Ravka’s king. Ravka’s general. Ravka’s spy. They will journey past the boundaries of science and superstition, of magic and faith, and risk everything to save a broken nation. But some secrets aren’t meant to stay buried, and some wounds aren’t meant to heal. 

After falling headfirst into the Shadow and Bone series on Netflix, I decided to go ahead and read all the books that take place in the Grishaverse. The Six of Crows duology will likely remain my favorite of Bardugo’s work, but Nikolai was my favorite character in the original trilogy, so I was looking forward to reading his story and getting his POV.

Which… well.

King of Scars is very uneven, which is surprising considering how deftly Bardugo handled multiple POV characters and chapters in Six of Crows. I think the main trouble I had with King of Scars is that, despite being the literal title character, Nikolai just doesn’t have as much of a presence here as I would have thought. It’s hard to explain, but I noticed a definite difference in his chapters versus, say, Zoya and Nina’s. We were in Nina and Zoya’s heads pretty firmly, especially Zoya; Nikolai, however, felt a bit more removed from the reader. Considering what a force his character was in the original trilogy, this was surprising. 

It honestly felt as if Bardugo was more interested in Zoya’s character than Nikolai’s. Which is fine, but maybe then just make the story about Zoya and stay in her head instead of trying to force Nikolai into the equation as well. 

Nina’s storyline felt too removed from the main one in Ravka, though I do see how it’s going to come together in the second book. It was also frustrating in the climax of the book to continually switch POVs from Zoya and Nikolai to Nina in Fjerda. If something big and epic was happening with Zoya and Nikolai, I didn’t want to cut away to Nina’s storyline in the middle of it. This is the issue with having multiple POVs spread across different locations undergoing different storylines. Six of Crows kept the crew together and going through the same events, so it flowed better. Here, it was just irritating. I honestly wish Nina’s POV had been taken out of this novel and given her own, maybe a novella. It would have worked better.

The potential romance between Nina and Hanne fell a bit flat to me, which was surprising, considering the fact that I wasn’t overly into Nina and Matthias as a couple. But Bardugo wrote them in a way that, while it wasn’t my cup of tea personally, I could see how they worked together, and their interactions had an ease and a flow to it that Nina and Hanne simply lack. It felt like Bardugo was trying to force the attraction and really make her readers believe it, which consequently made me not really buy into it.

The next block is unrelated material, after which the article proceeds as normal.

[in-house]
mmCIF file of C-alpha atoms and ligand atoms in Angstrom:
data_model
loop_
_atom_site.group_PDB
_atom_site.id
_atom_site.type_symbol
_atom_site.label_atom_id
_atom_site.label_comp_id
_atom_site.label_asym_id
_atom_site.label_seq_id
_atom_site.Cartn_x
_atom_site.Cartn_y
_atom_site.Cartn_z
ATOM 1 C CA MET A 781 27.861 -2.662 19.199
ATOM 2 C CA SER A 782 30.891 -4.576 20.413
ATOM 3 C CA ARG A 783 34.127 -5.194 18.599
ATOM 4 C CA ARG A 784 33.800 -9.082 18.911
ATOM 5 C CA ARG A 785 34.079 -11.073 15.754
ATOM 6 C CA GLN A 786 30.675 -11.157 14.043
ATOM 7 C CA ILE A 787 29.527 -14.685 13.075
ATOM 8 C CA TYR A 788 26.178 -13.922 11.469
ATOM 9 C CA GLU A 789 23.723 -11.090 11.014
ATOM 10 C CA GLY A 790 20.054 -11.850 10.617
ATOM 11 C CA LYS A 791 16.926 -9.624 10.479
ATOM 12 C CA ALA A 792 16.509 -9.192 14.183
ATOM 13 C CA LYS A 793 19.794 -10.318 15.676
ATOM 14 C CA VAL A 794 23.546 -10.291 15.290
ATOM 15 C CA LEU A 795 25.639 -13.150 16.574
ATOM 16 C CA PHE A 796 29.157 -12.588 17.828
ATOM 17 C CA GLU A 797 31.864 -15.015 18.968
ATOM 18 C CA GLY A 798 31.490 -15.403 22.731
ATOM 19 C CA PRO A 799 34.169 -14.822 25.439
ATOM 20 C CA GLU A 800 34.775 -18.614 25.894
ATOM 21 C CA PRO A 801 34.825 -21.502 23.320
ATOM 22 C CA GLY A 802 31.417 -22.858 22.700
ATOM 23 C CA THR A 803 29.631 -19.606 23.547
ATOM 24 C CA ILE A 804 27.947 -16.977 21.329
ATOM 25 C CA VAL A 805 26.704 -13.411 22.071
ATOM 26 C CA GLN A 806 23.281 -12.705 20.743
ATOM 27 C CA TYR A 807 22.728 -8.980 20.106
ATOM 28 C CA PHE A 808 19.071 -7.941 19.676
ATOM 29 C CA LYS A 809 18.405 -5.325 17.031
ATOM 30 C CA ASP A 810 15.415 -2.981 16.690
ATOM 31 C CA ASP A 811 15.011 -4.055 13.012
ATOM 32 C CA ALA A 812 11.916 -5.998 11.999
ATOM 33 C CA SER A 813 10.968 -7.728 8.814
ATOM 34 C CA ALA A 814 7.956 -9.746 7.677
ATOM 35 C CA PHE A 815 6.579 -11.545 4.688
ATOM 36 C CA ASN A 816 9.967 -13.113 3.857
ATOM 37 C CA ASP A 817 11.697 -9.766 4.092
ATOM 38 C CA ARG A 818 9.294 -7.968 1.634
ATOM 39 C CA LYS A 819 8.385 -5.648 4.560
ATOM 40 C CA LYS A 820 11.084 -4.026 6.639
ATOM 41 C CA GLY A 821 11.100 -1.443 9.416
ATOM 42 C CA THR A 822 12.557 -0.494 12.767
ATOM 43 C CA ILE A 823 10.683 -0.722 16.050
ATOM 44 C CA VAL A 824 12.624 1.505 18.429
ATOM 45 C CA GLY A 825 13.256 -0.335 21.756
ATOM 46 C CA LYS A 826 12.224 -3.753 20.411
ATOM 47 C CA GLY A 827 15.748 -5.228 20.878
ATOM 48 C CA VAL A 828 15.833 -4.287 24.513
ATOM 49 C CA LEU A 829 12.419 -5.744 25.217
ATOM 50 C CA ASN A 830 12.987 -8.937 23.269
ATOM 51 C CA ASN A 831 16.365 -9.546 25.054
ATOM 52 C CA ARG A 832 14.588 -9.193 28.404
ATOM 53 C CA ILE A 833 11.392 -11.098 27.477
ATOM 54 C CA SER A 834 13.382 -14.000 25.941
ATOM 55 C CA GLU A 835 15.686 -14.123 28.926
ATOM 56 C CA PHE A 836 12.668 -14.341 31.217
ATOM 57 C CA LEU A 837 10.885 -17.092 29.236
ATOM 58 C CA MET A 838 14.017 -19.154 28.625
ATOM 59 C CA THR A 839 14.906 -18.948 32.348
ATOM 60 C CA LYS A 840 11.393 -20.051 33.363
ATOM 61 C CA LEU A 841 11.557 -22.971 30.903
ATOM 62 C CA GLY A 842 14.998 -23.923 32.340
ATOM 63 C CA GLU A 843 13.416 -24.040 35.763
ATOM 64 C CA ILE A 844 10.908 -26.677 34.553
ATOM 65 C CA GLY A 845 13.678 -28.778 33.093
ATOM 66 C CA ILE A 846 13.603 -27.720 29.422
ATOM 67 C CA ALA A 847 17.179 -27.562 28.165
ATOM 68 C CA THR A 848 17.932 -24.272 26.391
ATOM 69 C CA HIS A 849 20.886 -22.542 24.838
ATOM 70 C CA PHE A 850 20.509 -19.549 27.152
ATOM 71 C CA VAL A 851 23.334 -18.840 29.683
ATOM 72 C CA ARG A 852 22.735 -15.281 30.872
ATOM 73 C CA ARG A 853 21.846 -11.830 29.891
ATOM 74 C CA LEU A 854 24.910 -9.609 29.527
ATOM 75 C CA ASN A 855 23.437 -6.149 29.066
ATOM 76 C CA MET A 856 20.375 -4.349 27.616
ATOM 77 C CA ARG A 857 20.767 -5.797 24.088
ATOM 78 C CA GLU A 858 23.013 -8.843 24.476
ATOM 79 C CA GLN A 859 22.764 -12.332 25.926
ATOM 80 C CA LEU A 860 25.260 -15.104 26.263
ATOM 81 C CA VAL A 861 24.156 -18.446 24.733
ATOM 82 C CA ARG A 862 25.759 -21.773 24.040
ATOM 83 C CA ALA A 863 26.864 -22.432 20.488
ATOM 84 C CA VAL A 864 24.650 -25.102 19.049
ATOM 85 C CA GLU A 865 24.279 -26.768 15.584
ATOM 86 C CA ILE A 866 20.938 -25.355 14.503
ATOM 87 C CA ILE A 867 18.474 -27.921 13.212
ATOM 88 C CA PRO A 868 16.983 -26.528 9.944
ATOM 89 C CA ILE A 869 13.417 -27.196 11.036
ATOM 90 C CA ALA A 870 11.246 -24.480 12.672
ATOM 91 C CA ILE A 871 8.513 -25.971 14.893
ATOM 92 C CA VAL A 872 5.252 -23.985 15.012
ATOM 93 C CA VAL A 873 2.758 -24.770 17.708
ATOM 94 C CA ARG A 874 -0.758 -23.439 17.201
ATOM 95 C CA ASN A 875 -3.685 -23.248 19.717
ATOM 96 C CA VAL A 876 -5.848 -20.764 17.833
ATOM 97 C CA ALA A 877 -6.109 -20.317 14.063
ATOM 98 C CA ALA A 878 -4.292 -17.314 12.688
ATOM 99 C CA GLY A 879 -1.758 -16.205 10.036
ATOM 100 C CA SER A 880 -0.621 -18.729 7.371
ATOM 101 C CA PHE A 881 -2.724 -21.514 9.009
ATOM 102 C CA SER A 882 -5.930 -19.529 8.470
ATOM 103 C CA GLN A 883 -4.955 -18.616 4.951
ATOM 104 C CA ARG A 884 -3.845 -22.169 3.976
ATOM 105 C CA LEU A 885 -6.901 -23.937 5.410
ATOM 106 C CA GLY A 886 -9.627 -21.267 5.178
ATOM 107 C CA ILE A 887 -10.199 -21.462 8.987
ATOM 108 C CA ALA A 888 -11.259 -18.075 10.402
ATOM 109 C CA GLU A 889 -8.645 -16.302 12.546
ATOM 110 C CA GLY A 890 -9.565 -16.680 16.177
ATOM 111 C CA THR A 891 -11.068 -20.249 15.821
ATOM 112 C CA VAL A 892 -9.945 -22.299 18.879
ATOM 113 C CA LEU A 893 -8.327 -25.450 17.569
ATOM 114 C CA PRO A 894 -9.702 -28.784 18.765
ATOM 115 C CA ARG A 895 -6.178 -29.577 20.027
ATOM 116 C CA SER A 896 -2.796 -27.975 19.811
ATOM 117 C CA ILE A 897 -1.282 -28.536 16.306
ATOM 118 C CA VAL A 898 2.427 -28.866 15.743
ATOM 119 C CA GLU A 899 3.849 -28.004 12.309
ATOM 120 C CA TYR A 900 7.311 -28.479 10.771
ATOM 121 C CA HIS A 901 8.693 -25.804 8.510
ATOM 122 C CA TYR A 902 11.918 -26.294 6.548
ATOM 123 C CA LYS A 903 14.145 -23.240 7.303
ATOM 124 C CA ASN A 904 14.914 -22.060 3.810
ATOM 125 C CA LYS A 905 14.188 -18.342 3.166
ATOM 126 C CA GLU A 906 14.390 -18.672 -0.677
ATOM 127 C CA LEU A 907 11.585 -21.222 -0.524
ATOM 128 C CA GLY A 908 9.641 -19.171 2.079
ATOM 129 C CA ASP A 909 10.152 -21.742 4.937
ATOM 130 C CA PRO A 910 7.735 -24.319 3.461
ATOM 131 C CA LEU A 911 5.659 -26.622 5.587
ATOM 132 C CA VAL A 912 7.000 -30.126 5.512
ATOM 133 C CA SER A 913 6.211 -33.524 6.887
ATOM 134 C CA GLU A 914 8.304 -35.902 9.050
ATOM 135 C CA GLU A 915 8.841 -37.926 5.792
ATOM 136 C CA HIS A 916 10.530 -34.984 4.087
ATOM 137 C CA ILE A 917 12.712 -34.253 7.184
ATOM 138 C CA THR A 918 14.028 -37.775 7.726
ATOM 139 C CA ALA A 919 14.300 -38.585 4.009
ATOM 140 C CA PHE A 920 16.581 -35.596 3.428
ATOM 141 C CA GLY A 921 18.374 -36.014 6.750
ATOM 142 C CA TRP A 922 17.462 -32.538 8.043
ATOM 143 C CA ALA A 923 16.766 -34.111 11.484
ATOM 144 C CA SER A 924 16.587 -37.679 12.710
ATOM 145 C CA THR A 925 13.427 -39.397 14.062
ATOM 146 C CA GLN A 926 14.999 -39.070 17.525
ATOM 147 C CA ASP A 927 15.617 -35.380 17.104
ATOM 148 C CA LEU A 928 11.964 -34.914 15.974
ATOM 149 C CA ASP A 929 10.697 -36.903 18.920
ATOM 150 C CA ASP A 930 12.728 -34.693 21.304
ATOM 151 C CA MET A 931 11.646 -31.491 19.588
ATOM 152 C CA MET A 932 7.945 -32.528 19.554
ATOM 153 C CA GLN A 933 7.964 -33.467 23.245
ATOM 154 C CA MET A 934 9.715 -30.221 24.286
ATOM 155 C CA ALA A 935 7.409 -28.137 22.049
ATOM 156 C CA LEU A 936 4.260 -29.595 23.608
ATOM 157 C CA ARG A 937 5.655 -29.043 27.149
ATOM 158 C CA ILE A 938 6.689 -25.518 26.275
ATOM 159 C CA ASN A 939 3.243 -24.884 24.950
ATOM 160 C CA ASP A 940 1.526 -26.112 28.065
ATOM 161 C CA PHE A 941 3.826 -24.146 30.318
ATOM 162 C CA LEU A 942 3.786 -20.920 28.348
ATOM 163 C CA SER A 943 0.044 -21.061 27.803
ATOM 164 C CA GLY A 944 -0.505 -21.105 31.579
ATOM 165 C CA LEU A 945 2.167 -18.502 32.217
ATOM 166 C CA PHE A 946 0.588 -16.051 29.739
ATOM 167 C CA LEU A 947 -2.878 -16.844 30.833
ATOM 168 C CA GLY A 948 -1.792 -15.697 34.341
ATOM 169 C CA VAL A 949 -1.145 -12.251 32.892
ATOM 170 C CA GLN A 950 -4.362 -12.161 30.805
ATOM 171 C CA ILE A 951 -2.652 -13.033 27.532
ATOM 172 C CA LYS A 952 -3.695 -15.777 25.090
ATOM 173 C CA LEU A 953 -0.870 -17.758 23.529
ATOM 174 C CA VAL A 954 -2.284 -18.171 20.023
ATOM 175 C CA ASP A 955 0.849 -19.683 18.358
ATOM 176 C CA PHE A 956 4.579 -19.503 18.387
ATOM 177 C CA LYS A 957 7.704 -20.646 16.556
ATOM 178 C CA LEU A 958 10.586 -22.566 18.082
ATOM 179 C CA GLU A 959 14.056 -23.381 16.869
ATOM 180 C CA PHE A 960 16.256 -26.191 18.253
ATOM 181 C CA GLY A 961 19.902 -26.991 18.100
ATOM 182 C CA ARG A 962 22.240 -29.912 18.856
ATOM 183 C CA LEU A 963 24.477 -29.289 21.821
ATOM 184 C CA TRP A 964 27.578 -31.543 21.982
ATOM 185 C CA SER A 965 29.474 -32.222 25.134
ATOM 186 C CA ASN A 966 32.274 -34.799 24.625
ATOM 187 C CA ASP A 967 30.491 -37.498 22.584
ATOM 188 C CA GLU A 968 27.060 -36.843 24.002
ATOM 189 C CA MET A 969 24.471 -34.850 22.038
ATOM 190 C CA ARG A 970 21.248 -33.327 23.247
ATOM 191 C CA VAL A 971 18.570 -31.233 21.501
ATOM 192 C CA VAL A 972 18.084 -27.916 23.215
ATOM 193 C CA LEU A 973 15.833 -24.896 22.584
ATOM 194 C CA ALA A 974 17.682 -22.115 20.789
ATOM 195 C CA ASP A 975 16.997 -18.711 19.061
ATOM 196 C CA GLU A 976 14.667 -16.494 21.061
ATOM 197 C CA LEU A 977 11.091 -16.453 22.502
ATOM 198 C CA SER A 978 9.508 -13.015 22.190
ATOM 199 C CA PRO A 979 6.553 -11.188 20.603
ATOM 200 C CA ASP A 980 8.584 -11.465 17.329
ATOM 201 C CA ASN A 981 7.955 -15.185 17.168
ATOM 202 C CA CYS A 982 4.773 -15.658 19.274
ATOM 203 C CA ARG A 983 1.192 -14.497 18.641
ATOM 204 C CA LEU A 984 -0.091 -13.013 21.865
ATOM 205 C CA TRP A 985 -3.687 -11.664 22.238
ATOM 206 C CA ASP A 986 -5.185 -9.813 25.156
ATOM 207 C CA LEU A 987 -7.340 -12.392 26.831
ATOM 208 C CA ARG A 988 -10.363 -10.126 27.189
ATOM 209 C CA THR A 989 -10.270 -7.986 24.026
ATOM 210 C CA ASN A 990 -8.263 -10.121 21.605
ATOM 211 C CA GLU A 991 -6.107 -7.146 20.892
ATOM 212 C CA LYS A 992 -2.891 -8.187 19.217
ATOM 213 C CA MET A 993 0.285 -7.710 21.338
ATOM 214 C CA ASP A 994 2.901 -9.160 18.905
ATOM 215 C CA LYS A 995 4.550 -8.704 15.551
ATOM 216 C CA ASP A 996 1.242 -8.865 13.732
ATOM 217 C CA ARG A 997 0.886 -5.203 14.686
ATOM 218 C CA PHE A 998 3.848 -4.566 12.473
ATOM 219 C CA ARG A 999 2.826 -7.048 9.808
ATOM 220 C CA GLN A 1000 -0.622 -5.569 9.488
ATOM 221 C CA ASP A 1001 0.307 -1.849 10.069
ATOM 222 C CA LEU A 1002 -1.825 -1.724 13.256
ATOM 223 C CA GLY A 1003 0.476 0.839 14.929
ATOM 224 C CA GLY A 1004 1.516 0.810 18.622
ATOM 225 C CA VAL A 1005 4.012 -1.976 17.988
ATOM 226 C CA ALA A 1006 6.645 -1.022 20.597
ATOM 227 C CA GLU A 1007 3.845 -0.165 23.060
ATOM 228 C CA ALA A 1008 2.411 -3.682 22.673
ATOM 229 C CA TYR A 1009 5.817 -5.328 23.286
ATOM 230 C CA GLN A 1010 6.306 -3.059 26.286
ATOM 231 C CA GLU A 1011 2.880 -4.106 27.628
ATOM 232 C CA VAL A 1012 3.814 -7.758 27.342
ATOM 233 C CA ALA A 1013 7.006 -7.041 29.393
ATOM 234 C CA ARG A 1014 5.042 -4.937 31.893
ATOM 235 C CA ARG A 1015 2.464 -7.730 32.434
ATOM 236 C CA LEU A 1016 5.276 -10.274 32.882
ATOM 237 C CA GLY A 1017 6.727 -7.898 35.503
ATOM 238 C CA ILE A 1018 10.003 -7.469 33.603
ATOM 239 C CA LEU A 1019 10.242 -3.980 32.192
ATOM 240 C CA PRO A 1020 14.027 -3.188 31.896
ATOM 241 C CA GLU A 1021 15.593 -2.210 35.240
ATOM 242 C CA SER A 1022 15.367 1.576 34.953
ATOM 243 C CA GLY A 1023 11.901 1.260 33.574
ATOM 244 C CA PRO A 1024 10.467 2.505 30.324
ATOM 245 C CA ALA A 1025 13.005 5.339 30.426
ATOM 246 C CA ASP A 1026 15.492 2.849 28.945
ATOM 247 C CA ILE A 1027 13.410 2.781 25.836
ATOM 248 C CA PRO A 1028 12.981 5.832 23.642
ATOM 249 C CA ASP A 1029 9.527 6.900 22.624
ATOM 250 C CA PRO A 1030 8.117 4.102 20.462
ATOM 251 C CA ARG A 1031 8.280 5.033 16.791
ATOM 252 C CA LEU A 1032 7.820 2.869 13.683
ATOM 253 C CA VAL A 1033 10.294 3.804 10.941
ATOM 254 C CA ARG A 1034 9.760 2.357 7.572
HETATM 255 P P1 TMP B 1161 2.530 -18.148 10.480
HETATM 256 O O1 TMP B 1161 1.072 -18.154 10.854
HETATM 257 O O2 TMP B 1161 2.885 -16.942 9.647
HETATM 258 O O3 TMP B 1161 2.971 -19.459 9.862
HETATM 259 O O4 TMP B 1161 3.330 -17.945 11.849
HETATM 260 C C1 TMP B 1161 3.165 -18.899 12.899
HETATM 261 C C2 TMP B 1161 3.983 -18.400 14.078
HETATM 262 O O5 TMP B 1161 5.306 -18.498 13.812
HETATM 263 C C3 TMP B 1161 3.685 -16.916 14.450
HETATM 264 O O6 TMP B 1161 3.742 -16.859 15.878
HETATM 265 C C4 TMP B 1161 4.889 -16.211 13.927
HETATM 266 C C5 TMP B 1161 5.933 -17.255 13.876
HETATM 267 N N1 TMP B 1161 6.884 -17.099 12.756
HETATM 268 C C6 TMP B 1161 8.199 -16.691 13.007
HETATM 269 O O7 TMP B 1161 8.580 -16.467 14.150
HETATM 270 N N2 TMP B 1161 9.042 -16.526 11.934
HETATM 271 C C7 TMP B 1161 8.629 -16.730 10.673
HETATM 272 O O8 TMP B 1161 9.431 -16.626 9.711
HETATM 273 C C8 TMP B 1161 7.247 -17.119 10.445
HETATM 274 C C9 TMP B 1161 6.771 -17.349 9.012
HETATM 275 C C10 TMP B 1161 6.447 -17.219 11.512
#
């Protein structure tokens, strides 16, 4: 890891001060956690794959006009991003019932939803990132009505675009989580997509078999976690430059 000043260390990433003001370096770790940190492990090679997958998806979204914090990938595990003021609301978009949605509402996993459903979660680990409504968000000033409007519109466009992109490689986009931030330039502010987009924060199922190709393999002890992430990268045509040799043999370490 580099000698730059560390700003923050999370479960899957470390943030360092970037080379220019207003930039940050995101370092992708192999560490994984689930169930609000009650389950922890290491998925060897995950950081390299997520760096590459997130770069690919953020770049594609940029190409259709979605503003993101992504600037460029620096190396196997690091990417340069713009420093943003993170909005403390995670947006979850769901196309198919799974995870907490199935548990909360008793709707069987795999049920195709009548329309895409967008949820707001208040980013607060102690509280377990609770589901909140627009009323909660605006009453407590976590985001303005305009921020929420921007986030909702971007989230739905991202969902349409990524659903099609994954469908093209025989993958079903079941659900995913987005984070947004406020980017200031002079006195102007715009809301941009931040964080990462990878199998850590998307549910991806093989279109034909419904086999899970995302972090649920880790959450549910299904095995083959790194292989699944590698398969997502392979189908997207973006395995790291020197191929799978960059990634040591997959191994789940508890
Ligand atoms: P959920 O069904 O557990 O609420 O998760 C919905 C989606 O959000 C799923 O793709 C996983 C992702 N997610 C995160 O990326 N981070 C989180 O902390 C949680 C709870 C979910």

I’m also uncertain how to take to the development of the lore in the world. Once Nikolai and the others are in the Fold, it just exacerbates the issues the book had been having with being more interested in Zoya’s character than Nikolai’s. He doesn’t do much during this part until the end; meanwhile, Zoya is learning and growing in groundbreaking ways. It was an interesting take on the Saints, but their inclusion didn’t feel entirely natural.

We’ll see if Rule of Wolves resolves these issues or if it’s just more of the same.

Book Review: Down Comes the Night by Allison Saft

Rating: 1.5 out of 5.

Genre: Gothic Fantasy Romance Young Adult
Publisher: Wednesday Books
Publication Date: March 2nd, 2021
Pages: Hardcover, 400 pages
Source: NetGalley

He saw the darkness in her magic. She saw the magic in his darkness.

Wren Southerland’s reckless use of magic has cost her everything: she’s been dismissed from the Queen’s Guard and separated from her best friend—the girl she loves. So when a letter arrives from a reclusive lord, asking Wren to come to his estate, Colwick Hall, to cure his servant from a mysterious illness, she seizes her chance to redeem herself.

The mansion is crumbling, icy winds haunt the caved-in halls, and her eccentric host forbids her from leaving her room after dark. Worse, Wren’s patient isn’t a servant at all but Hal Cavendish, the infamous Reaper of Vesria and her kingdom’s sworn enemy. Hal also came to Colwick Hall for redemption, but the secrets in the estate may lead to both of their deaths.

With sinister forces at work, Wren and Hal realize they’ll have to join together if they have any hope of saving their kingdoms. But as Wren circles closer to the nefarious truth behind Hal’s illness, they realize they have no escape from the monsters within the mansion. All they have is each other, and a startling desire that could be their downfall.

Allison Saft’s Down Comes the Night is a snow-drenched romantic fantasy that keeps you racing through the pages long into the night.

Love makes monsters of us all.

There are slight spoilers for the novel in this review.

Down Comes the Night by Allison Saft is an interesting mix of two genres, Gothic and fantasy romance, that Saft doesn’t quite manage to blend well.